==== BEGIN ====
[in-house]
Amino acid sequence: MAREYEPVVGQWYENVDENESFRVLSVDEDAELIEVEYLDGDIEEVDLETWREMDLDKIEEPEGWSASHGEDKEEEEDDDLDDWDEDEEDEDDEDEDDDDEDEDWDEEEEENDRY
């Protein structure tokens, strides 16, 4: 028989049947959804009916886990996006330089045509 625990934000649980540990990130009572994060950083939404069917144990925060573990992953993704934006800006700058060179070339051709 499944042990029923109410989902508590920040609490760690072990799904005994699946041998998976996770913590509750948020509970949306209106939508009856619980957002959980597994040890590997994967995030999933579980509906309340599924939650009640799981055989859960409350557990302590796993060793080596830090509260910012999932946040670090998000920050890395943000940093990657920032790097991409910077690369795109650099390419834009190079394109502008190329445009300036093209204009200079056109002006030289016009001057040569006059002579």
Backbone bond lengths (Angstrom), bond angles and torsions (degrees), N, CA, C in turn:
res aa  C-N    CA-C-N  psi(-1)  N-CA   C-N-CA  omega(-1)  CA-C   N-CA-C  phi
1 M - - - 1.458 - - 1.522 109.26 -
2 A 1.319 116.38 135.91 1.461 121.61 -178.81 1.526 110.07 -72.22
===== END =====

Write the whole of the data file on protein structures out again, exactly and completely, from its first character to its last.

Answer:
[in-house]
Amino acid sequence: MAREYEPVVGQWYENVDENESFRVLSVDEDAELIEVEYLDGDIEEVDLETWREMDLDKIEEPEGWSASHGEDKEEEEDDDLDDWDEDEEDEDDEDEDDDDEDEDWDEEEEENDRY
């Protein structure tokens, strides 16, 4: 028989049947959804009916886990996006330089045509 625990934000649980540990990130009572994060950083939404069917144990925060573990992953993704934006800006700058060179070339051709 499944042990029923109410989902508590920040609490760690072990799904005994699946041998998976996770913590509750948020509970949306209106939508009856619980957002959980597994040890590997994967995030999933579980509906309340599924939650009640799981055989859960409350557990302590796993060793080596830090509260910012999932946040670090998000920050890395943000940093990657920032790097991409910077690369795109650099390419834009190079394109502008190329445009300036093209204009200079056109002006030289016009001057040569006059002579």
Backbone bond lengths (Angstrom), bond angles and torsions (degrees), N, CA, C in turn:
res aa  C-N    CA-C-N  psi(-1)  N-CA   C-N-CA  omega(-1)  CA-C   N-CA-C  phi
1 M - - - 1.458 - - 1.522 109.26 -
2 A 1.319 116.38 135.91 1.461 121.61 -178.81 1.526 110.07 -72.22